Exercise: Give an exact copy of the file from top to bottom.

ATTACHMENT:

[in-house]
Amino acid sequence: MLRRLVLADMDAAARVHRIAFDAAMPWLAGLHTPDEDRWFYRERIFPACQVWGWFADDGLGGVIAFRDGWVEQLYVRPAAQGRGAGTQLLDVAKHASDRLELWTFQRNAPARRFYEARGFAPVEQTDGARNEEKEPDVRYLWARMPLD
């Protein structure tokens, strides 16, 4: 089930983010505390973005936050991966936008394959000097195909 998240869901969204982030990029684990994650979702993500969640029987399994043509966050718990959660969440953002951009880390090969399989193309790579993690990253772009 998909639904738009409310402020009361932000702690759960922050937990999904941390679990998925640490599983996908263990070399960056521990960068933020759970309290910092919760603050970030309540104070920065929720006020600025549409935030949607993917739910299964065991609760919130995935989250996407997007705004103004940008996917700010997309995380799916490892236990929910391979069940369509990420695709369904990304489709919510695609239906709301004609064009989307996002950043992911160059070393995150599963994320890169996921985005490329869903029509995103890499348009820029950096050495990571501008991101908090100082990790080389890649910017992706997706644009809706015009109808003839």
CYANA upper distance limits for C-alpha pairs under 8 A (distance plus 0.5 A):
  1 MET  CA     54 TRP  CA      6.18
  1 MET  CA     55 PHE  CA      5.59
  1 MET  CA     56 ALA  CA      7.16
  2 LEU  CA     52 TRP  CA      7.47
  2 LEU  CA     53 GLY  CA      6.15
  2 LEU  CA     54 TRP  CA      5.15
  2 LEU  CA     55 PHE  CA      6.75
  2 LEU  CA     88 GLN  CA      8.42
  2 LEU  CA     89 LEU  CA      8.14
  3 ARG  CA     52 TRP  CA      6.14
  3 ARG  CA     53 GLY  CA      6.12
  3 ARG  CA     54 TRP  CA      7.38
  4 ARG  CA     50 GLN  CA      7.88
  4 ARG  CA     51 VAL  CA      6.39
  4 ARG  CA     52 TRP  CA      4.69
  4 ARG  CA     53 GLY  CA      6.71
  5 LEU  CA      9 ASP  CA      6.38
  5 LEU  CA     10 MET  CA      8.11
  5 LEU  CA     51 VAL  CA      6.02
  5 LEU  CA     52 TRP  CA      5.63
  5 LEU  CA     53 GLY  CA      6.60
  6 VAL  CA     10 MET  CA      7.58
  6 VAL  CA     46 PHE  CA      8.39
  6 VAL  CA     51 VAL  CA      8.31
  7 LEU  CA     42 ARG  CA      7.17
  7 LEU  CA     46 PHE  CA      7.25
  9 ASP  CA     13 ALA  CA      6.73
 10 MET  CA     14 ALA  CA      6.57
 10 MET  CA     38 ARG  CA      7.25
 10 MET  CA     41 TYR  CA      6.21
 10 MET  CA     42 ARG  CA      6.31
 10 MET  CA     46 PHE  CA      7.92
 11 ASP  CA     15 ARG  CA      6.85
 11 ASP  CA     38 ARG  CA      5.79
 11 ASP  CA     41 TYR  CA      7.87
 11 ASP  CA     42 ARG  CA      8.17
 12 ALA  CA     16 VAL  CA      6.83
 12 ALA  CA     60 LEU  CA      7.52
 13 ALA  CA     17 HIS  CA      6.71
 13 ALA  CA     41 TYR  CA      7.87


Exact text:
[in-house]
Amino acid sequence: MLRRLVLADMDAAARVHRIAFDAAMPWLAGLHTPDEDRWFYRERIFPACQVWGWFADDGLGGVIAFRDGWVEQLYVRPAAQGRGAGTQLLDVAKHASDRLELWTFQRNAPARRFYEARGFAPVEQTDGARNEEKEPDVRYLWARMPLD
């Protein structure tokens, strides 16, 4: 089930983010505390973005936050991966936008394959000097195909 998240869901969204982030990029684990994650979702993500969640029987399994043509966050718990959660969440953002951009880390090969399989193309790579993690990253772009 998909639904738009409310402020009361932000702690759960922050937990999904941390679990998925640490599983996908263990070399960056521990960068933020759970309290910092919760603050970030309540104070920065929720006020600025549409935030949607993917739910299964065991609760919130995935989250996407997007705004103004940008996917700010997309995380799916490892236990929910391979069940369509990420695709369904990304489709919510695609239906709301004609064009989307996002950043992911160059070393995150599963994320890169996921985005490329869903029509995103890499348009820029950096050495990571501008991101908090100082990790080389890649910017992706997706644009809706015009109808003839």
CYANA upper distance limits for C-alpha pairs under 8 A (distance plus 0.5 A):
  1 MET  CA     54 TRP  CA      6.18
  1 MET  CA     55 PHE  CA      5.59
  1 MET  CA     56 ALA  CA      7.16
  2 LEU  CA     52 TRP  CA      7.47
  2 LEU  CA     53 GLY  CA      6.15
  2 LEU  CA     54 TRP  CA      5.15
  2 LEU  CA     55 PHE  CA      6.75
  2 LEU  CA     88 GLN  CA      8.42
  2 LEU  CA     89 LEU  CA      8.14
  3 ARG  CA     52 TRP  CA      6.14
  3 ARG  CA     53 GLY  CA      6.12
  3 ARG  CA     54 TRP  CA      7.38
  4 ARG  CA     50 GLN  CA      7.88
  4 ARG  CA     51 VAL  CA      6.39
  4 ARG  CA     52 TRP  CA      4.69
  4 ARG  CA     53 GLY  CA      6.71
  5 LEU  CA      9 ASP  CA      6.38
  5 LEU  CA     10 MET  CA      8.11
  5 LEU  CA     51 VAL  CA      6.02
  5 LEU  CA     52 TRP  CA      5.63
  5 LEU  CA     53 GLY  CA      6.60
  6 VAL  CA     10 MET  CA      7.58
  6 VAL  CA     46 PHE  CA      8.39
  6 VAL  CA     51 VAL  CA      8.31
  7 LEU  CA     42 ARG  CA      7.17
  7 LEU  CA     46 PHE  CA      7.25
  9 ASP  CA     13 ALA  CA      6.73
 10 MET  CA     14 ALA  CA      6.57
 10 MET  CA     38 ARG  CA      7.25
 10 MET  CA     41 TYR  CA      6.21
 10 MET  CA     42 ARG  CA      6.31
 10 MET  CA     46 PHE  CA      7.92
 11 ASP  CA     15 ARG  CA      6.85
 11 ASP  CA     38 ARG  CA      5.79
 11 ASP  CA     41 TYR  CA      7.87
 11 ASP  CA     42 ARG  CA      8.17
 12 ALA  CA     16 VAL  CA      6.83
 12 ALA  CA     60 LEU  CA      7.52
 13 ALA  CA     17 HIS  CA      6.71
 13 ALA  CA     41 TYR  CA      7.87